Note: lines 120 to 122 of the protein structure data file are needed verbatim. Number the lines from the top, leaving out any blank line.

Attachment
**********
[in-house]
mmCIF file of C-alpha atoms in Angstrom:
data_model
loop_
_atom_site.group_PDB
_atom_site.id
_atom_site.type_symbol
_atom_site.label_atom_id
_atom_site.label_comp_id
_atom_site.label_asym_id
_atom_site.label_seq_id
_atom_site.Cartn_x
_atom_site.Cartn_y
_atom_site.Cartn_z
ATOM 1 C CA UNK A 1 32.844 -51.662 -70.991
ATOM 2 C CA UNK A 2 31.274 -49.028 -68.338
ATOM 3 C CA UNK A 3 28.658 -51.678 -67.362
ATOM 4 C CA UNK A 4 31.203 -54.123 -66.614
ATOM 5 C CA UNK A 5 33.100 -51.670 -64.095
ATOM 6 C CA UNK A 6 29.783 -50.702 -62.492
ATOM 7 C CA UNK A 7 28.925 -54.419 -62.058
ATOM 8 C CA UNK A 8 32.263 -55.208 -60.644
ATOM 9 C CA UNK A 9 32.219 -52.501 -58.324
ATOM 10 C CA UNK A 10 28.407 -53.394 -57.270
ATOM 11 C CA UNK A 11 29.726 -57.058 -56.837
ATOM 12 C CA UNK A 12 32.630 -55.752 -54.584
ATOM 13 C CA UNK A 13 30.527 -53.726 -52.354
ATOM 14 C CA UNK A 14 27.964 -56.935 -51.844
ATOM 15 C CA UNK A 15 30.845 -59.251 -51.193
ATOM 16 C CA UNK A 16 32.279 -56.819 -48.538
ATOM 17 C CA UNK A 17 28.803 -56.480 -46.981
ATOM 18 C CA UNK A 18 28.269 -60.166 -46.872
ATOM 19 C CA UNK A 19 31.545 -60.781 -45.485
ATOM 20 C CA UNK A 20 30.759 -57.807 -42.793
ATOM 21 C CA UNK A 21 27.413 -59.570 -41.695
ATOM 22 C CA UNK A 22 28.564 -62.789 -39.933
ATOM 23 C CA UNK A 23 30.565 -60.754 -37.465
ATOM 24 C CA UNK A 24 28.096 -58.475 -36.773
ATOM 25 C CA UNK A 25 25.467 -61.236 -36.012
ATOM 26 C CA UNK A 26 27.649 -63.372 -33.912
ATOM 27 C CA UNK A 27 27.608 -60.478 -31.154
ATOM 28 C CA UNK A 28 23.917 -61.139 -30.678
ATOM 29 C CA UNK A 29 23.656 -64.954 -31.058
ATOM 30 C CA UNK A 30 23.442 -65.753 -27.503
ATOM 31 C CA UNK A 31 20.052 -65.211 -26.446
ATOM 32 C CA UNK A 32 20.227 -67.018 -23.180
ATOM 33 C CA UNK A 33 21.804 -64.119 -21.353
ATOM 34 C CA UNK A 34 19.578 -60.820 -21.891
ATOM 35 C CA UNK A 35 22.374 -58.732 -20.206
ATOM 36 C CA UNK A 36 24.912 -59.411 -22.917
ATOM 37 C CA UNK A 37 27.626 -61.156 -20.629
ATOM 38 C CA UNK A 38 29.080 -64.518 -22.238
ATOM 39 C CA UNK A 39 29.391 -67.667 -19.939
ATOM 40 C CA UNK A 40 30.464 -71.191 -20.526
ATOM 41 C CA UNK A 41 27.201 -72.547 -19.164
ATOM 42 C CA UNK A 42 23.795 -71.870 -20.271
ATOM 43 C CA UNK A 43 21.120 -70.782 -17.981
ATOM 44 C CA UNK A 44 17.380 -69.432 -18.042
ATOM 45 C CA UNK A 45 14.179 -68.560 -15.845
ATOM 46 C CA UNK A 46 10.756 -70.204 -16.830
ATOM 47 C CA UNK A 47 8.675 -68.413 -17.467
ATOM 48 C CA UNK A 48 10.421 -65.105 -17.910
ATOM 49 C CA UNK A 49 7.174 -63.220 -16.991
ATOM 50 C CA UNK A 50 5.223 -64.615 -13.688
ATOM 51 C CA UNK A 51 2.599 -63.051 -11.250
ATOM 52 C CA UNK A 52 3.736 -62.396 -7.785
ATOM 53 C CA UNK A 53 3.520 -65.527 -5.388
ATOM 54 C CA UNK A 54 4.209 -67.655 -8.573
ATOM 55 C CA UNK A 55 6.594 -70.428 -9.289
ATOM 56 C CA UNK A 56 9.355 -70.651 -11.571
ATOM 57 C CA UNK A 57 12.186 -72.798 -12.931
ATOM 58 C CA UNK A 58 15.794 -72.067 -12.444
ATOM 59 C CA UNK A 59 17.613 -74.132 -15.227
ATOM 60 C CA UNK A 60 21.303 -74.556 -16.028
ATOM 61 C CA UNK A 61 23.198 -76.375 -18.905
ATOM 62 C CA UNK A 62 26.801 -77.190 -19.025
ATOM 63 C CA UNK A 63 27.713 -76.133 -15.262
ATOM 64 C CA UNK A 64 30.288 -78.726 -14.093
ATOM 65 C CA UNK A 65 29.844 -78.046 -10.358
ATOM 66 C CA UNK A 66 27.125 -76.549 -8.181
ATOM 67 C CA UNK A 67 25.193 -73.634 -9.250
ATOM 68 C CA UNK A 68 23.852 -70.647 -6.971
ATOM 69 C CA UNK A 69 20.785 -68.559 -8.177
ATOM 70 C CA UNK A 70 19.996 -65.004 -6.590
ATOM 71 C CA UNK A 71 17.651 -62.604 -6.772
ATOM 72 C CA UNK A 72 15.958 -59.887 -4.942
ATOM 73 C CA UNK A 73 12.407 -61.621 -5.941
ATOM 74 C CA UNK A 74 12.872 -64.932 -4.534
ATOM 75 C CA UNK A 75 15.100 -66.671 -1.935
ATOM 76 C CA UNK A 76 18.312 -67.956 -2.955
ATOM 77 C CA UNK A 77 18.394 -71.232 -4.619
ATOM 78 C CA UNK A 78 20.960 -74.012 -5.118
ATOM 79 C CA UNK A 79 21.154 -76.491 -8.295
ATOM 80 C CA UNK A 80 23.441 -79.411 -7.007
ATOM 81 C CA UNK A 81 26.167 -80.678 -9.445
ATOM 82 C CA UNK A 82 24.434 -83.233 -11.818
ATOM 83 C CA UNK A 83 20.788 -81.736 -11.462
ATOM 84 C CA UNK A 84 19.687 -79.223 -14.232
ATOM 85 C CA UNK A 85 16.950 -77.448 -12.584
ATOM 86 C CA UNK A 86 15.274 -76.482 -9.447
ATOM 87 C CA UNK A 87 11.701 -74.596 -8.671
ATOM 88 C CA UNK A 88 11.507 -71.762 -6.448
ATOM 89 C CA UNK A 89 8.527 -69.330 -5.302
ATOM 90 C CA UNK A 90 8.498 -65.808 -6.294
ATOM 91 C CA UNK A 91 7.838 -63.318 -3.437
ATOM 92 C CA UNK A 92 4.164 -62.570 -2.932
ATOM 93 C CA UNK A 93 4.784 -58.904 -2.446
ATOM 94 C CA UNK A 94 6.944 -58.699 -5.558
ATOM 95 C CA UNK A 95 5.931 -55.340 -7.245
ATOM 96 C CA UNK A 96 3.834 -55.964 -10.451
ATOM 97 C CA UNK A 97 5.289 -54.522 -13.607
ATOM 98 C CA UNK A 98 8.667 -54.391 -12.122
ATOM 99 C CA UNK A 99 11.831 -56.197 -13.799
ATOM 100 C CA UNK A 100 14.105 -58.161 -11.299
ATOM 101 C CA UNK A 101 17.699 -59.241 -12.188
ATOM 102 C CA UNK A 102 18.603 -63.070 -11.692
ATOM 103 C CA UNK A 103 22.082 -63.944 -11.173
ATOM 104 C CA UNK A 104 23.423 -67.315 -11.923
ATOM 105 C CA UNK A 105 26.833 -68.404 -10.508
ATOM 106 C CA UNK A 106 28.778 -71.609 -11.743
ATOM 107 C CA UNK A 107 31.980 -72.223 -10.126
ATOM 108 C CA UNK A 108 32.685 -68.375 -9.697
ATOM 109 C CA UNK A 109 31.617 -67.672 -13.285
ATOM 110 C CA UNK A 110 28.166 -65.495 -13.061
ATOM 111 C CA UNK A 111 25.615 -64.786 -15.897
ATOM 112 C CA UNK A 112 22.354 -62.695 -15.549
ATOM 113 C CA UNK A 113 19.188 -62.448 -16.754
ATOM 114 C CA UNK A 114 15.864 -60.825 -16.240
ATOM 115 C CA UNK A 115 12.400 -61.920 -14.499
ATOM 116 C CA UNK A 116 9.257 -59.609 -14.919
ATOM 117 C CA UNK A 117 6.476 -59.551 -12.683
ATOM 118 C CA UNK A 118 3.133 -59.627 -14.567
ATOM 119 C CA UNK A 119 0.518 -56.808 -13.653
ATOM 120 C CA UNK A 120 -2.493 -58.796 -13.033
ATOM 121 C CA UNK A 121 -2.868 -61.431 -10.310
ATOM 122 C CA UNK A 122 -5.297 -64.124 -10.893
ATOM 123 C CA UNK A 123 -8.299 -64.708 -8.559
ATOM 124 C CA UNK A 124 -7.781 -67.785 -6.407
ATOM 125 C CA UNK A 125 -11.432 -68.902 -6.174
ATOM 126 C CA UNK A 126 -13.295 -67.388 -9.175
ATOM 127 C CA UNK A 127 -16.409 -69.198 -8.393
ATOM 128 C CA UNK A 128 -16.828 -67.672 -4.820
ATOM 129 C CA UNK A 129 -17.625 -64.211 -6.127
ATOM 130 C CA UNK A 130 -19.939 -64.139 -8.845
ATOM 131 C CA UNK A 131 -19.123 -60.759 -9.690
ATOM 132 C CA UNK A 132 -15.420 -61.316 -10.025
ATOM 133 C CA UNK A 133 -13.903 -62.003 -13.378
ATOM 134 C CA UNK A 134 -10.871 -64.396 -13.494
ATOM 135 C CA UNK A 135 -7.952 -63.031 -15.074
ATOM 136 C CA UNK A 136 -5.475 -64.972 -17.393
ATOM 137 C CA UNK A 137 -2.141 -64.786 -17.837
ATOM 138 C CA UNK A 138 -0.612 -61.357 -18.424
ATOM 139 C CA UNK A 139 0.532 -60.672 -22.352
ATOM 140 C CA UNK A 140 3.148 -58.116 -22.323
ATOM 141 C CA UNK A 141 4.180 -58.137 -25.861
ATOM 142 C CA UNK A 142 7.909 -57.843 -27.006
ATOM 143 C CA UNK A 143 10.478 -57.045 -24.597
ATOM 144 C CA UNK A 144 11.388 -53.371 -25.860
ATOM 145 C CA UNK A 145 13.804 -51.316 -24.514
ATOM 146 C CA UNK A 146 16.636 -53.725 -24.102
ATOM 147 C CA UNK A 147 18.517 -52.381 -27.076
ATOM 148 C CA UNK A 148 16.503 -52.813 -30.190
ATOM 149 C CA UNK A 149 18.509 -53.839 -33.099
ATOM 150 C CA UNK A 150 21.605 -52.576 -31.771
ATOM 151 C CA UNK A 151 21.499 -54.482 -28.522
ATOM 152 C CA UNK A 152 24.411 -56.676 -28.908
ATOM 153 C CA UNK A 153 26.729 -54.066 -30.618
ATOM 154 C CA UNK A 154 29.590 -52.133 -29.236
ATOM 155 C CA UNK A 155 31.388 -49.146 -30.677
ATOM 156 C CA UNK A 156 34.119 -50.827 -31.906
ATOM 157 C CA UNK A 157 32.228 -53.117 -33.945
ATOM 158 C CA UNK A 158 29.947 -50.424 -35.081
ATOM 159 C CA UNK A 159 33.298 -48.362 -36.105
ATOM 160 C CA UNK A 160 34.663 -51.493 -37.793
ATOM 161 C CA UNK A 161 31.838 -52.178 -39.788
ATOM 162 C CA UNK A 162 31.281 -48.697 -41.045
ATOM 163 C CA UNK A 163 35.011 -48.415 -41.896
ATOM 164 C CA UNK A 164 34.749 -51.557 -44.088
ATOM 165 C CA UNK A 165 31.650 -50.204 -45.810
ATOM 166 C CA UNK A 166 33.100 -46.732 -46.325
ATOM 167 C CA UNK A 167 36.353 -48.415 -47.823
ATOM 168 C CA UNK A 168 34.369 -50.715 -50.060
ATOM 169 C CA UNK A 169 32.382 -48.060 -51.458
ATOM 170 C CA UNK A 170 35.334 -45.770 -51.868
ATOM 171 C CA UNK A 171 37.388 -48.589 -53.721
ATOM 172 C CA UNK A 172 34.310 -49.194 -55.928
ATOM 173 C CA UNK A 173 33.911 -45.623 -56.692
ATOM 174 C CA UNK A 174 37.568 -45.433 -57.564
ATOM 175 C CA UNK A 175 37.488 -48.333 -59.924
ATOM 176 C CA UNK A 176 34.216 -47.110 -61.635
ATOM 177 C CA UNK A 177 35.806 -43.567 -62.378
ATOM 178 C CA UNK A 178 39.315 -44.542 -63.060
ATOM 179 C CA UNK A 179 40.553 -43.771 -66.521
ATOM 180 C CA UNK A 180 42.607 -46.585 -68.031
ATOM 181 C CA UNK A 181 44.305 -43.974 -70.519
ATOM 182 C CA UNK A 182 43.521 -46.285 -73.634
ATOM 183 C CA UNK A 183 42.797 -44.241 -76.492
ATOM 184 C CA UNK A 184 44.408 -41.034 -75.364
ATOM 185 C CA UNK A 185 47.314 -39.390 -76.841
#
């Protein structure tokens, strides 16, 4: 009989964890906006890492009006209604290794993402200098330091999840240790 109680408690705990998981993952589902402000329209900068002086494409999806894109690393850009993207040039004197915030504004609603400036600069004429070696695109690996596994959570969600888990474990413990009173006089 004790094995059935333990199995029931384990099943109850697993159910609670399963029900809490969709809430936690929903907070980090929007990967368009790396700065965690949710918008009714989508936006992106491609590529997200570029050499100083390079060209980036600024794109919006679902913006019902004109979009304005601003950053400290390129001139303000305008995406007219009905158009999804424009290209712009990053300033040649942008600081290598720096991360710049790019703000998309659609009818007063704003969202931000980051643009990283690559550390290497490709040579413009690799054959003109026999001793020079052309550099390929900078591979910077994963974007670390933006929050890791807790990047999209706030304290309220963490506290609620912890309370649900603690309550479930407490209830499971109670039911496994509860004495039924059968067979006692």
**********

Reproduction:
ATOM 106 C CA UNK A 106 28.778 -71.609 -11.743
ATOM 107 C CA UNK A 107 31.980 -72.223 -10.126
ATOM 108 C CA UNK A 108 32.685 -68.375 -9.697